We Should Stick to Football, Meat Pies and Kangaroos – Car Industry Support

Cars are annoying reality of our society.  They are really just there to provide private, easily accessible transport to wherever we need to go. This is especially useful if you have children – you can have easy access to things they need and want during a long journey. To me, that is all cars are. They shouldn’t be billboards for showing off that You have money and a family.  They aren’t there to be raced off at a set of traffic lights. They are, however, a giant money pit for many of us. This is especially the case when governments – especially the past Labor Government in NSW, have seen car registration as a great way to obtain more money. In terms of money pits, though, it seems that cars are a money pit for governments as well. Reading the article by Annabel Crabb in The Drum, we can see that the current government has been very generous in its support for a car industry that struggles to be economically viable.

A number of Australians have a misplaced sense of patriotism in terms of our car industry. They see Commodores and Falcons, especially, as national icons that must be championed at all costs. This has extended to the V8 Supercar series, which was, once upon a time, a showcase for more than just the Falcodores – which was greeted with derision from the patriots who wanted “their”cars. In the days when I owned a Mitsubishi Magna, I used to receive sneers from Falcodore owners who said it wasn’t Australian. Even though it was.  Their own cars, however, aren’t overly Australian either. Ford is an American company and the Falcon isn’t significantly different from their overseas vehicles. The same goes for General Motors Holden. It was ironic that only kangaroos and VFL were the only entirely “Aussie” things in their famous commercial from the 1970s.  (Note that rugby league wasn’t featured – it’s not Australian either.)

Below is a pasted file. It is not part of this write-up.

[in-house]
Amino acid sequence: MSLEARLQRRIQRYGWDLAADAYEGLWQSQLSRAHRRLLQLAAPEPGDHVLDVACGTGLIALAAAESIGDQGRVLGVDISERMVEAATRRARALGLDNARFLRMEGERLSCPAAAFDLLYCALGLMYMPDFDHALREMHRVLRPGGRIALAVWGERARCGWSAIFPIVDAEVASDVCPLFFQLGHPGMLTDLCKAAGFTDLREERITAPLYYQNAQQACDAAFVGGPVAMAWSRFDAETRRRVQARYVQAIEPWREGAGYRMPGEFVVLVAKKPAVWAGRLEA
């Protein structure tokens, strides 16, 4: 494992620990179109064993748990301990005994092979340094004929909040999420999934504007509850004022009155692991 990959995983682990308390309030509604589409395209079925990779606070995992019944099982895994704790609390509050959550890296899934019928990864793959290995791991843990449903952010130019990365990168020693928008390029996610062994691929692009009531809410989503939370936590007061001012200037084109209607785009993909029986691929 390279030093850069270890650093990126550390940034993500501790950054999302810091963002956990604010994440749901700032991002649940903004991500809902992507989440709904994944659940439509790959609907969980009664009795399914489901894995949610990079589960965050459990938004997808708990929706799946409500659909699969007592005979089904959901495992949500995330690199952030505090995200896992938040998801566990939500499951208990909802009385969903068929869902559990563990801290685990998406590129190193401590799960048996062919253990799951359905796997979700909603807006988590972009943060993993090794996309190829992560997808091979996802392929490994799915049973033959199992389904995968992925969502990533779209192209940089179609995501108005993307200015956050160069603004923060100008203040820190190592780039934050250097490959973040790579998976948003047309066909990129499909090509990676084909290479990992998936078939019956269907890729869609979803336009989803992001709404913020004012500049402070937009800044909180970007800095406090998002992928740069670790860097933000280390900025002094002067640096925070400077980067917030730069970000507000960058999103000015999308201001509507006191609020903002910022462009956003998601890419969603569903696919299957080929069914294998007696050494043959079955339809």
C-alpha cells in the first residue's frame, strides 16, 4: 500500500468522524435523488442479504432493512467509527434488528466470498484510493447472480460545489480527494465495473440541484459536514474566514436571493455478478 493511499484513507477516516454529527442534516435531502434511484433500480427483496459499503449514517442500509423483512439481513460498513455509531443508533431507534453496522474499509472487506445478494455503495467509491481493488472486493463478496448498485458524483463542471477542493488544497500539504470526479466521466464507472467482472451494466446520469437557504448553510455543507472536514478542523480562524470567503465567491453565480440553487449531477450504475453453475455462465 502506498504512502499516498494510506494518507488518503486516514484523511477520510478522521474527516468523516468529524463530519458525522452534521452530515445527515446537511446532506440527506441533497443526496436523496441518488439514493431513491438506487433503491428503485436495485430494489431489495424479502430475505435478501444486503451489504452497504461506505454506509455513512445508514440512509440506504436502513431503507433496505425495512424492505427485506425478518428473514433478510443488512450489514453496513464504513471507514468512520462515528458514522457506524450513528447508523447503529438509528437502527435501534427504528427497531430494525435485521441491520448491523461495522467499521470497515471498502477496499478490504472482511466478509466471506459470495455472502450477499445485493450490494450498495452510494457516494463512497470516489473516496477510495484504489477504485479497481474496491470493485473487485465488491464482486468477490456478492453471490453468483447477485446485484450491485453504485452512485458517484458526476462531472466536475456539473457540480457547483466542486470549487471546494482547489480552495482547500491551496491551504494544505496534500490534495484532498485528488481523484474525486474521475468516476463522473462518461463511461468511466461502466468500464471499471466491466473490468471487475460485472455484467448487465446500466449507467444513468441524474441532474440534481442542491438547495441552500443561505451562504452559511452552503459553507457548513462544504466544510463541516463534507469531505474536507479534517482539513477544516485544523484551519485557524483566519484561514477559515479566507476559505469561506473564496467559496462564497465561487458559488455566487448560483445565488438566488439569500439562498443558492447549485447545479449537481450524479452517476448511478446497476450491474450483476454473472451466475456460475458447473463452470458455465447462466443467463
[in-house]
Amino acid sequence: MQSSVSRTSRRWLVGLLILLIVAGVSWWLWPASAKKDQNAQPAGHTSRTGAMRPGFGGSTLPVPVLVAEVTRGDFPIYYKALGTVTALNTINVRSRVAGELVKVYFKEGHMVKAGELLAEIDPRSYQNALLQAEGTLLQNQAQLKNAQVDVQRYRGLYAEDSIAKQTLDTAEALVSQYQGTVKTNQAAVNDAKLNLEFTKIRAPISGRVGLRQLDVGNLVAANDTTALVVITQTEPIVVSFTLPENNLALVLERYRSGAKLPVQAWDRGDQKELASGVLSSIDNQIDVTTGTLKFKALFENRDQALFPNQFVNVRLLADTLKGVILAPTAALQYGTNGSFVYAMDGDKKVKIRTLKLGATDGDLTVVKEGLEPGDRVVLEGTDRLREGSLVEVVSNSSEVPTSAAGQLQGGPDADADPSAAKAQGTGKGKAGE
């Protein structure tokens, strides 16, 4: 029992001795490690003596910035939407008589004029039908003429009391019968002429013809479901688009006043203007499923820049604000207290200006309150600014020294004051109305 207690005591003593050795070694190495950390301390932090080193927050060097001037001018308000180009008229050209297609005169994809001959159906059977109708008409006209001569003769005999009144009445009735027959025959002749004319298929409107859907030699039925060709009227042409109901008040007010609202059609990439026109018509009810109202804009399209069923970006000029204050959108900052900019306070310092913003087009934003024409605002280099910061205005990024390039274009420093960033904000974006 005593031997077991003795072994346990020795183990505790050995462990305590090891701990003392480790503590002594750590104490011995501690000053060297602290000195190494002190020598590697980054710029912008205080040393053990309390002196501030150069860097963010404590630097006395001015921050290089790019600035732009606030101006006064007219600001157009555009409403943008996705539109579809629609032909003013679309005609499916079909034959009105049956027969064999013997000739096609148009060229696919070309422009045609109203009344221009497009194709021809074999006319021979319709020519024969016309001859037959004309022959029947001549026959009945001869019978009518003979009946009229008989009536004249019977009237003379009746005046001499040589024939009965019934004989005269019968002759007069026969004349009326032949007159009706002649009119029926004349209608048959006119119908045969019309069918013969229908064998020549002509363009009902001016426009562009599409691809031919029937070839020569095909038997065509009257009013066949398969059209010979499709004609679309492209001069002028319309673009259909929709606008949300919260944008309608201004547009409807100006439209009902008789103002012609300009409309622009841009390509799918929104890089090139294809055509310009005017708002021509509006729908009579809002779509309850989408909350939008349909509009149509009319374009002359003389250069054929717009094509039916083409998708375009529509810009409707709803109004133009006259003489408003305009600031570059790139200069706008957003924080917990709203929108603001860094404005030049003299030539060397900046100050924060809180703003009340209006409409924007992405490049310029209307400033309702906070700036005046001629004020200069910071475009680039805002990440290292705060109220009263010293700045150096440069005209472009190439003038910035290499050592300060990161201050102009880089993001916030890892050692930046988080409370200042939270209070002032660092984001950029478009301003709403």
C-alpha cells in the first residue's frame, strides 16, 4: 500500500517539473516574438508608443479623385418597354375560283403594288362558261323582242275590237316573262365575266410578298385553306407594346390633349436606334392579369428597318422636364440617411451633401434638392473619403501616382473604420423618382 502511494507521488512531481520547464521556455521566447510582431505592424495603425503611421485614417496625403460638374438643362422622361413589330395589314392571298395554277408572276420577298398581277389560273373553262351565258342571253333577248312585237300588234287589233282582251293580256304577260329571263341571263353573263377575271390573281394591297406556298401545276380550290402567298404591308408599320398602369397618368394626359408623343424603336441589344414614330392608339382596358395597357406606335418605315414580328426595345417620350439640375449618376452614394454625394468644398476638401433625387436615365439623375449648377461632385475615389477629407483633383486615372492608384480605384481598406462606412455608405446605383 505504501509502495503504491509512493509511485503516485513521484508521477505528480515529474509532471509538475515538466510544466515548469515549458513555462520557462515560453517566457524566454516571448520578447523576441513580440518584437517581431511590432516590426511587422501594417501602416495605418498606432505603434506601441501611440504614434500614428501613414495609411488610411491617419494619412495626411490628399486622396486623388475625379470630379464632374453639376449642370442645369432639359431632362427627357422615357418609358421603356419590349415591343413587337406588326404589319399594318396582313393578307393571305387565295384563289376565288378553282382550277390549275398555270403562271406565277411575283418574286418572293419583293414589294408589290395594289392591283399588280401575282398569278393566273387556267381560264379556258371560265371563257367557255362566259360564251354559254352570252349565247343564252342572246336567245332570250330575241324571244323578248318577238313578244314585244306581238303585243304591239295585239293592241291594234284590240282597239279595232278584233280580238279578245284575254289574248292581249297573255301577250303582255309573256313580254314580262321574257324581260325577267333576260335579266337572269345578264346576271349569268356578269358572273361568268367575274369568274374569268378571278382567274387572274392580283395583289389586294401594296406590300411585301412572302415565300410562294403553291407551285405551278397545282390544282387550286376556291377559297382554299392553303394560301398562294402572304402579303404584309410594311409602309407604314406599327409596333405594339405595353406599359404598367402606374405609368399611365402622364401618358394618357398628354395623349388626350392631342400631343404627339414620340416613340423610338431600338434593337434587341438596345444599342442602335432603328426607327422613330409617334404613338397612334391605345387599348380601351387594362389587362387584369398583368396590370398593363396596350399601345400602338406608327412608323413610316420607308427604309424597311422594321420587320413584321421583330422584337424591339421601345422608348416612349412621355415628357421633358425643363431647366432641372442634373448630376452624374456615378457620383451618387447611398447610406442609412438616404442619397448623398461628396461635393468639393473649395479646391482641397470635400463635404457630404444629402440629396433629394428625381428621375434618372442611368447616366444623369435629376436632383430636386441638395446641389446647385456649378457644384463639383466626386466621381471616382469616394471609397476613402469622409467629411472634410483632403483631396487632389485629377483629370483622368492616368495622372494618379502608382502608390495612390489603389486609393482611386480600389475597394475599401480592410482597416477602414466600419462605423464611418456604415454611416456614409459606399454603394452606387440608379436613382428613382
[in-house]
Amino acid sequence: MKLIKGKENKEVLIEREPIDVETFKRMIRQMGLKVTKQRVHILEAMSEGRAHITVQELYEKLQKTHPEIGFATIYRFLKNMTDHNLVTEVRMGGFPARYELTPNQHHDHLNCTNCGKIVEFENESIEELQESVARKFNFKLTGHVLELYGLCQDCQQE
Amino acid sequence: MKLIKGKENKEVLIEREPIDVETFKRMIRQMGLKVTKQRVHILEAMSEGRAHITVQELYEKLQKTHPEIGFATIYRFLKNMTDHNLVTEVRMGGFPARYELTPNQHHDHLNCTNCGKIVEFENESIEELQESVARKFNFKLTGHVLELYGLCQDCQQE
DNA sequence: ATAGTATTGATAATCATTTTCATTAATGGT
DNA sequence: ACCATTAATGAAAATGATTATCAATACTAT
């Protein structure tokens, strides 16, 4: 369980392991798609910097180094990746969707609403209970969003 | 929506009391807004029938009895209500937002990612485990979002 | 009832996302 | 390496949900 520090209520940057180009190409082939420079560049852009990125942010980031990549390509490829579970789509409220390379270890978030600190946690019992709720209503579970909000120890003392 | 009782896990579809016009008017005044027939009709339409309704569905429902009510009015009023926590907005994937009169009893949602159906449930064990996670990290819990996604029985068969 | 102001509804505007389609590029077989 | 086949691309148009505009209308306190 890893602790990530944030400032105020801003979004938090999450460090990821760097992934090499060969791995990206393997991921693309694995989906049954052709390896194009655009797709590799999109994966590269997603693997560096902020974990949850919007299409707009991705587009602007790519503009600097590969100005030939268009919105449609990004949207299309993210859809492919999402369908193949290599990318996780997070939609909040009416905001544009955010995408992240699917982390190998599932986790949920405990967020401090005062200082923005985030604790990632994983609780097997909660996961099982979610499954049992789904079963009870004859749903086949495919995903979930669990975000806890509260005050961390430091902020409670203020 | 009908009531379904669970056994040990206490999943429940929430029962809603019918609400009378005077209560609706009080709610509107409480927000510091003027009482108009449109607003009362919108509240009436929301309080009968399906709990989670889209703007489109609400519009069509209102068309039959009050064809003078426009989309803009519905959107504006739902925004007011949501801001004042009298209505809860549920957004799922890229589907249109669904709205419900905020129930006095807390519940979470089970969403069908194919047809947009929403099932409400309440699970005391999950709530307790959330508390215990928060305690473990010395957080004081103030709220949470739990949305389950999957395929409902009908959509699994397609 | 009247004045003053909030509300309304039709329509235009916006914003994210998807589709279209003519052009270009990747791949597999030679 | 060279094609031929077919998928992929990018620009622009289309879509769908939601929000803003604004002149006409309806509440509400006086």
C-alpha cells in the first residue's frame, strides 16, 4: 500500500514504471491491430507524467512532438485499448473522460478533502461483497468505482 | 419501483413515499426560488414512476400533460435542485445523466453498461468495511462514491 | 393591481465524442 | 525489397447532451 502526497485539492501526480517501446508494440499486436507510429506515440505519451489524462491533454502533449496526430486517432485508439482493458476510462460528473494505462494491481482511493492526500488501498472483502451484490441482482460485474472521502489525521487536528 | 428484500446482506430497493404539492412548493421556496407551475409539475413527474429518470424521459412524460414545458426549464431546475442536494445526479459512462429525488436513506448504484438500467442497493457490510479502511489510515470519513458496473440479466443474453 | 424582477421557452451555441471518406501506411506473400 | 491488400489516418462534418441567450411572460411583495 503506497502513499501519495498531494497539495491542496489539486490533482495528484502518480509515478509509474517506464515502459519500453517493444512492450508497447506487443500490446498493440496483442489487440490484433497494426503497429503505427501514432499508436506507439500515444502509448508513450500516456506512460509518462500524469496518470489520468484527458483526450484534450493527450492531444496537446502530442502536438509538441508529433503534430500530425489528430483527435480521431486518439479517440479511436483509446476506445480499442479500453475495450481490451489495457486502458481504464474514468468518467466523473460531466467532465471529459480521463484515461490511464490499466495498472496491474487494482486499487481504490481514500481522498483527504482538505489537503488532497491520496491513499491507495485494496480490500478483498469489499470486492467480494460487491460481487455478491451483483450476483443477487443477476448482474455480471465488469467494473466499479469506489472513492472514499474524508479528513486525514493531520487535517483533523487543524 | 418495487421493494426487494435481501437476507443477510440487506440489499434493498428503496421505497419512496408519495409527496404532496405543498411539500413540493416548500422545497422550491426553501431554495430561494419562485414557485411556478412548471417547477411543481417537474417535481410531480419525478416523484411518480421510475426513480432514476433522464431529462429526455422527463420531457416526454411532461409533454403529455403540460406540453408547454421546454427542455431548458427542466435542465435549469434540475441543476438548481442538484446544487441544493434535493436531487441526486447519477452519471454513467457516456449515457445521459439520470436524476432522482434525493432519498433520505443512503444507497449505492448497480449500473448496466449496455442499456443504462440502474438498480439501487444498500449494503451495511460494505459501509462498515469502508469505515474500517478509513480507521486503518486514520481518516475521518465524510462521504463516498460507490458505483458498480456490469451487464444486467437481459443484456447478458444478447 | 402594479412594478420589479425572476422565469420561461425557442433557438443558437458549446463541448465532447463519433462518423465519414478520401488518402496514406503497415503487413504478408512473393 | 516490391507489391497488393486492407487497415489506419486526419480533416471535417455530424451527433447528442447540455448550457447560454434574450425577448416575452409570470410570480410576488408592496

The misplaced patriotism runs to defending the quality of the Falcodores as well. I have regularly driven 2 different Commodore and 1 Falcon.  I had a VK and a VS Commodore for the combined total of 7 years and a Falcon for 2 and a half years.  The VK was the worst car we owned in our family. Sluggish, terrible handling and constantly needing to be fixed. When I drove my Magna (for nearly 10 years with few problems), I would mention the VK’s woes and receive the response “oh, well, that was a bad model”. I then bought a VS (mostly use to urging from my then wife) and found it wasn’t much better.  Sluggish, thirsty, poor handling and rough.  I replaced it with a BA Falcon because I knew I would be doing a lot of long distance driving and needed space.  It was better than the Commodore to start with – even though it was very thirsty and was a pain to drive in the inner city.  But then it started, at the 90,000 kilometre mark, to exhibit a range of puzzling and unpredictable flaws. Shaking while driving along a smooth freeway. Shutting down without warning.  At least, I thought they were puzzling until I spoke to others who had extensive experience of the BA. Most of them had also exhibited the same problems – which were very difficult to find and fix.  That’s why I took the step, like many others, to turn my back on the Falcodores and purchase a Mazda 3.  Its performance is good on long drives, is comfortable for a tall man like me, has good luggage space and has saved me over $1000 in petrol since I purchased it in August, compared to the Falcon. I don’t say this to advertise a 3 – there are many good cars of that size in the market – mostly made overseas.